Environment roundup

  • EPA reversal on Waters of the United States rule gives power back to states [Andrew Wheeler, Kansas City Star; related Federalist Society video with Donald Kochan and Robert Glicksman; earlier]
  • Even if one concedes that throwaway items generate environmental externalities, it still doesn’t mean laws should ban disposable diapers or other single-use plastics [Ryan Bourne, Telegraph/Cato] “New Jersey Plans a Plastic-Banning Spree” [Christian Britschgi]
  • NYC’s Mayor de Blasio: “we will seize their buildings and we will put them in the hands of a community nonprofit.” [John Sexton]
  • It’s sometimes claimed that NYC’s unusually high cost of constructing public infrastructure arises from its preexisting infrastructure, geology, and high land values, yet other world cities with tougher challenges in each category build at much lower cost [Connor Harris, City Journal]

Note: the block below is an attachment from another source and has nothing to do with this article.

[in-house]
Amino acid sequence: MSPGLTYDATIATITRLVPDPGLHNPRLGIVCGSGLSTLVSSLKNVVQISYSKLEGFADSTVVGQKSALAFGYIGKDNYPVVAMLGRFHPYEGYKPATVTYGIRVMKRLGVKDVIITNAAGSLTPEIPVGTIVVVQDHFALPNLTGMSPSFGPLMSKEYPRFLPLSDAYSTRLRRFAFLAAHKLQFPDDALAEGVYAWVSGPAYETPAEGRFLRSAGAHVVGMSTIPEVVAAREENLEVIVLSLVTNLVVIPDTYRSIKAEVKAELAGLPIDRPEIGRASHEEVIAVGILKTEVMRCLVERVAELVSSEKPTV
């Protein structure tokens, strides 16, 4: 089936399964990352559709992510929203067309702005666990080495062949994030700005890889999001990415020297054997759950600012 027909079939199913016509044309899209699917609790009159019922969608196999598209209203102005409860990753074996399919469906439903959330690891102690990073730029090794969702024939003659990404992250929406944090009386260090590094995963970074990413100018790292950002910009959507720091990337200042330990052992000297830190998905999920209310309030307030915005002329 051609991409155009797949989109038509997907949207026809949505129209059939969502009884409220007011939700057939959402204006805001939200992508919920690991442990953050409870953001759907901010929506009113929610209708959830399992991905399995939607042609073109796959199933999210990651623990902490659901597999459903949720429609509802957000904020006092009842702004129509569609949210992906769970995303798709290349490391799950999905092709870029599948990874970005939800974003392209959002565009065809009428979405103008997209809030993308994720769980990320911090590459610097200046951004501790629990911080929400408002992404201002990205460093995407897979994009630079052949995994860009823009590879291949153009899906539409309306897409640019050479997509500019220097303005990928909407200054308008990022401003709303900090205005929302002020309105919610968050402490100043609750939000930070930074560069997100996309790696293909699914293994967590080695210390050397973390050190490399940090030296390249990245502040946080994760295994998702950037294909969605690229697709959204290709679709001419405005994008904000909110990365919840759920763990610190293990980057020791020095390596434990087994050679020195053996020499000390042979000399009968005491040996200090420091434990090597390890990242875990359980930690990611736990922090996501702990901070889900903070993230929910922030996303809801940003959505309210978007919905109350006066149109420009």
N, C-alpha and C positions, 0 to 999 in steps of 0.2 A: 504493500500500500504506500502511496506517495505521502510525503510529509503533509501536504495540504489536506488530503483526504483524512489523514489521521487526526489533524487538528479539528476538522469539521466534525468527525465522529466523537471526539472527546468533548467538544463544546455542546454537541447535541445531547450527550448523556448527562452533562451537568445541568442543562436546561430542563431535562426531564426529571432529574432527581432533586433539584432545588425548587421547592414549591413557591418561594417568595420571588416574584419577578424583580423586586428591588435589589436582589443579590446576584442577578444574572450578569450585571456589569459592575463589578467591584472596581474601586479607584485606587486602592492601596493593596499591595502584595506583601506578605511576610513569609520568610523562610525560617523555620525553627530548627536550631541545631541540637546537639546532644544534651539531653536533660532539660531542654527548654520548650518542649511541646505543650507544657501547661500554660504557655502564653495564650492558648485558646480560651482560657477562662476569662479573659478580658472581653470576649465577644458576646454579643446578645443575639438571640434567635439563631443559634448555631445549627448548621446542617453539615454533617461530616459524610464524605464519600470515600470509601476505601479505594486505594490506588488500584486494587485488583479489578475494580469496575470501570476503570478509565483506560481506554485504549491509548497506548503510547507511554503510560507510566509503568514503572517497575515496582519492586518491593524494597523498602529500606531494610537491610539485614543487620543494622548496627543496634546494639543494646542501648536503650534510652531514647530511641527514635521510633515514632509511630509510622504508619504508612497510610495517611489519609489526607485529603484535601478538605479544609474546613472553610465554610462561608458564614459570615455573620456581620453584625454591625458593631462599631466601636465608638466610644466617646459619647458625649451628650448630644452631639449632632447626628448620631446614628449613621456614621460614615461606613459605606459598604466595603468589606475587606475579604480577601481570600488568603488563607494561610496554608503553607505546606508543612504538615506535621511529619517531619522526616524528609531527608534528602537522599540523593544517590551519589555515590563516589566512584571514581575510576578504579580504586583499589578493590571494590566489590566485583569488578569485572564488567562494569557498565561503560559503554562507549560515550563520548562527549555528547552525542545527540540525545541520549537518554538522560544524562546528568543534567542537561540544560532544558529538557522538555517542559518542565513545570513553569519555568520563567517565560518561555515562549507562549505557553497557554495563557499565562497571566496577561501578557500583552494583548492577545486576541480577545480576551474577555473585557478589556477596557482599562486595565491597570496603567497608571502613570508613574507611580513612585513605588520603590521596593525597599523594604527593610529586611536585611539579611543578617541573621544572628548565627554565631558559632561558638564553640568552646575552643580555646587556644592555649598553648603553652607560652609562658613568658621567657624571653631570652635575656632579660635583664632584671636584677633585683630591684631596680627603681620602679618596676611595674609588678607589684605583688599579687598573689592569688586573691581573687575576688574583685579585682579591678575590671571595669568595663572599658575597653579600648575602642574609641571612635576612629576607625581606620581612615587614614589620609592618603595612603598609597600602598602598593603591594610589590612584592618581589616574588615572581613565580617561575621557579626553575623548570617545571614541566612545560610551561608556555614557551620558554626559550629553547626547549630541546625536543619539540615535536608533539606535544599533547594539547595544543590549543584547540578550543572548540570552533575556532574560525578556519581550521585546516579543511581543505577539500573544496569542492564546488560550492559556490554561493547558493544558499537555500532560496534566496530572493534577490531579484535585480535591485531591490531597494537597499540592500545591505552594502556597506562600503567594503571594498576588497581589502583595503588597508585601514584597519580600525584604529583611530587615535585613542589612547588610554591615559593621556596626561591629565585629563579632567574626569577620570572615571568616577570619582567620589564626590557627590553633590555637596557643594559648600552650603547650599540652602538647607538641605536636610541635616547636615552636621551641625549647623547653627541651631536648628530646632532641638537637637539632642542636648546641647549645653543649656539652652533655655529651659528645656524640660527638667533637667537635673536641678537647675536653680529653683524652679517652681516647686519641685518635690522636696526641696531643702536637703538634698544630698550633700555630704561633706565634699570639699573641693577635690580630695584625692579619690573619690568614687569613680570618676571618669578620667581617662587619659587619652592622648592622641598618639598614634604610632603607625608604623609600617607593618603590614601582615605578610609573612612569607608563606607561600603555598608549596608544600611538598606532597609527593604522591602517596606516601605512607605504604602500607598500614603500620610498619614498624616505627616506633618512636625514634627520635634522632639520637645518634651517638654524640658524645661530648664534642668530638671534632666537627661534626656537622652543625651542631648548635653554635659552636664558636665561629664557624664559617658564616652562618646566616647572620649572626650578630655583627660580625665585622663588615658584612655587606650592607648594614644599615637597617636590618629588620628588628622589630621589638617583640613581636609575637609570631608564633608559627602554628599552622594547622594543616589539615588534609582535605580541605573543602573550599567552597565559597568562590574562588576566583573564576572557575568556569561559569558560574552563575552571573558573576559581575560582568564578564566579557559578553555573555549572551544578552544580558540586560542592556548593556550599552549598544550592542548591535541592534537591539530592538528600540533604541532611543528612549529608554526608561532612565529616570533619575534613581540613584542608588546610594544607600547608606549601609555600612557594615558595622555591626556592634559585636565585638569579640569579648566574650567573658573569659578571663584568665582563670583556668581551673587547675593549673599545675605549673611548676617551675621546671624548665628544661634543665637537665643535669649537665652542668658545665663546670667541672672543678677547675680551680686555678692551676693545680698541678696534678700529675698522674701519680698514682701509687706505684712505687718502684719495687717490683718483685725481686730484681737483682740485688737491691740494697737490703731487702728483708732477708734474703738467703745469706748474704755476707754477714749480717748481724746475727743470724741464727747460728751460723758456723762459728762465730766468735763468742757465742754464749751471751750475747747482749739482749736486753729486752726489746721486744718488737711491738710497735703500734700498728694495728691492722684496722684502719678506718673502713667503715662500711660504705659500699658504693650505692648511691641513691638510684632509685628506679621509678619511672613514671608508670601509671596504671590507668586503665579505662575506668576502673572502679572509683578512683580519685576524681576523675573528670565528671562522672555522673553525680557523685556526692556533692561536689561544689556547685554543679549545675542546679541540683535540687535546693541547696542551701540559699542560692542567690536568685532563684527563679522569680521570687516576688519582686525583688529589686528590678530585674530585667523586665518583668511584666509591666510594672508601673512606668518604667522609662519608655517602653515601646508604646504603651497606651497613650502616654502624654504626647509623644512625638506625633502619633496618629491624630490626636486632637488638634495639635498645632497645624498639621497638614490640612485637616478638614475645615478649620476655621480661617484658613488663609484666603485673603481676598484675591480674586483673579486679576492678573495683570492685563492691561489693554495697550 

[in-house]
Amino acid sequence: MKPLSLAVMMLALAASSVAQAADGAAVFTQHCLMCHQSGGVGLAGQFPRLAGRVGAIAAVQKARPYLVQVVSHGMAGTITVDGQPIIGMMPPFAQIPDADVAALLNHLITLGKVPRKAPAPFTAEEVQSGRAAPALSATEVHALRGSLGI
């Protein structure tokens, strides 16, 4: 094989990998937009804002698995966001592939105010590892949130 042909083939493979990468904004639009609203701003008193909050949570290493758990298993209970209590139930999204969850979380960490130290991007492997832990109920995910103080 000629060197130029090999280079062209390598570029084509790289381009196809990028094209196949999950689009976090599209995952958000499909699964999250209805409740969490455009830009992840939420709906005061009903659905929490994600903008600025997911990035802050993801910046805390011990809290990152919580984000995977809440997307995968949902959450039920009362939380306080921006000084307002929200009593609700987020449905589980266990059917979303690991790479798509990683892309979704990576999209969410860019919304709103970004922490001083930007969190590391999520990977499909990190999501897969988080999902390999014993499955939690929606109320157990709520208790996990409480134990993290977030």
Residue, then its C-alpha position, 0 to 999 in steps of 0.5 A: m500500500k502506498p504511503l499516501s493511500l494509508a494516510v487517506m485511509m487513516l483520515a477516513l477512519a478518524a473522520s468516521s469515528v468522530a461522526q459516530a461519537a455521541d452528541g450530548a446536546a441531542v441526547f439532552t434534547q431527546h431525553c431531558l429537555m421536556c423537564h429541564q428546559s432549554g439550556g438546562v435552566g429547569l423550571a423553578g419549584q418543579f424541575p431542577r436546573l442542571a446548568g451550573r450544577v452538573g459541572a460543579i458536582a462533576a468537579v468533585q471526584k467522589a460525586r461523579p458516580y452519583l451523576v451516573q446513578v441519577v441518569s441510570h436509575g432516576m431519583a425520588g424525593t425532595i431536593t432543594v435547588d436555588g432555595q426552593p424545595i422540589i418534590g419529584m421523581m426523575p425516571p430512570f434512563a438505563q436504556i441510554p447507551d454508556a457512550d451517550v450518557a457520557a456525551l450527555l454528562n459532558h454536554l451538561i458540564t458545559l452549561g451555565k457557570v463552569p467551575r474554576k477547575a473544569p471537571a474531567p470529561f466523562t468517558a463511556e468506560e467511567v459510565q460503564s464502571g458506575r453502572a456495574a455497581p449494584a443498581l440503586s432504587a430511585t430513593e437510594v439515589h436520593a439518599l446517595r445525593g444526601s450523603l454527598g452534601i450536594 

• Podcast: Lynne Kiesling lecture on environmental economics [Cato University 2018]
  • Acrylamide follies: “Bid to introduce cancer warnings on breakfast cereal packaging fails in California court” [Legal NewsLine, from July] After public outcry, state of California acted last summer to forestall possible Prop 65 warnings on coffee [New York Times, earlier]

2 Comments

  • de Blasio’s “seize” policy is simply gangster government. Would you want to be a landlord under these conditions? Turn it into condos. The image of the greedy exploitive landlord is so convenient, but the landlord may be stuck with people who destroy the property, don’t pay rent, and the city won’t let him evict them. If they don’t pay rent he can’t do repairs. Simply insane.

    • As with so many other issues, for some, gangster government is a bug, for others [viz. NYS and NYC], it is a feature.

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